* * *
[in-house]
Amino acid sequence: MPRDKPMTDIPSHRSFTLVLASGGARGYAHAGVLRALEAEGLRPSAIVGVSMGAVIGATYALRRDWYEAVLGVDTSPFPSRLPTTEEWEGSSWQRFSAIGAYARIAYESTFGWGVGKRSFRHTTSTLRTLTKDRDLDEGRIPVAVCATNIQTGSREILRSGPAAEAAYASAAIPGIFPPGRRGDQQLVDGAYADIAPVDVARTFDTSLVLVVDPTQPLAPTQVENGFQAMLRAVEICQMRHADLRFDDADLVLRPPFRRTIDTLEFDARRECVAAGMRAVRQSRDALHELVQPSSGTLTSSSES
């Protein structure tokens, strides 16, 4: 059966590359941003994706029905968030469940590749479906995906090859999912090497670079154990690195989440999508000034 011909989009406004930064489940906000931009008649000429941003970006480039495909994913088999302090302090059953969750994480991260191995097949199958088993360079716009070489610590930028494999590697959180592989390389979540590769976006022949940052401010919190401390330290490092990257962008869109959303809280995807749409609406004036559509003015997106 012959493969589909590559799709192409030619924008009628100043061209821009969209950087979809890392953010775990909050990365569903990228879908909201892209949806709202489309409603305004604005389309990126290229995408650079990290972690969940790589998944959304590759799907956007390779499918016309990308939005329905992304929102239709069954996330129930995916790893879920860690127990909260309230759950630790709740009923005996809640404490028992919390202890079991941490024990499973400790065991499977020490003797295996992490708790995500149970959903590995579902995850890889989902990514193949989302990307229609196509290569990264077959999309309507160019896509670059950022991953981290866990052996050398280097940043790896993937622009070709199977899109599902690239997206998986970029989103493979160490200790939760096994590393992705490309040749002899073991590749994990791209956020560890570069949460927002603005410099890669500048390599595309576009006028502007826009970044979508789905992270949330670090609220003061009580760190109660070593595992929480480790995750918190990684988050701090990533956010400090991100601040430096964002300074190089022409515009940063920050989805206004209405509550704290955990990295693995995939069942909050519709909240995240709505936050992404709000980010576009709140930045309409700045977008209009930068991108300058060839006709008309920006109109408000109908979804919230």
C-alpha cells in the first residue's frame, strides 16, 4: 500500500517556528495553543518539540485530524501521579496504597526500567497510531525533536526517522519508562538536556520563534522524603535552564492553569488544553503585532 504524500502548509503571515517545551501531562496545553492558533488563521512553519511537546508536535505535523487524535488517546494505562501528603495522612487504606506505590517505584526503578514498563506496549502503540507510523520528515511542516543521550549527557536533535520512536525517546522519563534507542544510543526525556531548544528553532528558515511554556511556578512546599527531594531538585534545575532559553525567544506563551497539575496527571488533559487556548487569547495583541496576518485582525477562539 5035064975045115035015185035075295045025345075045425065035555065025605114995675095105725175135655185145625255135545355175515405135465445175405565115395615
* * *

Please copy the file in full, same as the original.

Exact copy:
[in-house]
Amino acid sequence: MPRDKPMTDIPSHRSFTLVLASGGARGYAHAGVLRALEAEGLRPSAIVGVSMGAVIGATYALRRDWYEAVLGVDTSPFPSRLPTTEEWEGSSWQRFSAIGAYARIAYESTFGWGVGKRSFRHTTSTLRTLTKDRDLDEGRIPVAVCATNIQTGSREILRSGPAAEAAYASAAIPGIFPPGRRGDQQLVDGAYADIAPVDVARTFDTSLVLVVDPTQPLAPTQVENGFQAMLRAVEICQMRHADLRFDDADLVLRPPFRRTIDTLEFDARRECVAAGMRAVRQSRDALHELVQPSSGTLTSSSES
């Protein structure tokens, strides 16, 4: 059966590359941003994706029905968030469940590749479906995906090859999912090497670079154990690195989440999508000034 011909989009406004930064489940906000931009008649000429941003970006480039495909994913088999302090302090059953969750994480991260191995097949199958088993360079716009070489610590930028494999590697959180592989390389979540590769976006022949940052401010919190401390330290490092990257962008869109959303809280995807749409609406004036559509003015997106 012959493969589909590559799709192409030619924008009628100043061209821009969209950087979809890392953010775990909050990365569903990228879908909201892209949806709202489309409603305004604005389309990126290229995408650079990290972690969940790589998944959304590759799907956007390779499918016309990308939005329905992304929102239709069954996330129930995916790893879920860690127990909260309230759950630790709740009923005996809640404490028992919390202890079991941490024990499973400790065991499977020490003797295996992490708790995500149970959903590995579902995850890889989902990514193949989302990307229609196509290569990264077959999309309507160019896509670059950022991953981290866990052996050398280097940043790896993937622009070709199977899109599902690239997206998986970029989103493979160490200790939760096994590393992705490309040749002899073991590749994990791209956020560890570069949460927002603005410099890669500048390599595309576009006028502007826009970044979508789905992270949330670090609220003061009580760190109660070593595992929480480790995750918190990684988050701090990533956010400090991100601040430096964002300074190089022409515009940063920050989805206004209405509550704290955990990295693995995939069942909050519709909240995240709505936050992404709000980010576009709140930045309409700045977008209009930068991108300058060839006709008309920006109109408000109908979804919230």
C-alpha cells in the first residue's frame, strides 16, 4: 500500500517556528495553543518539540485530524501521579496504597526500567497510531525533536526517522519508562538536556520563534522524603535552564492553569488544553503585532 504524500502548509503571515517545551501531562496545553492558533488563521512553519511537546508536535505535523487524535488517546494505562501528603495522612487504606506505590517505584526503578514498563506496549502503540507510523520528515511542516543521550549527557536533535520512536525517546522519563534507542544510543526525556531548544528553532528558515511554556511556578512546599527531594531538585534545575532559553525567544506563551497539575496527571488533559487556548487569547495583541496576518485582525477562539 5035064975045115035015185035075295045025345075045425065035555065025605114995675095105725175135655185145625255135545355175515405135465445175405565115395615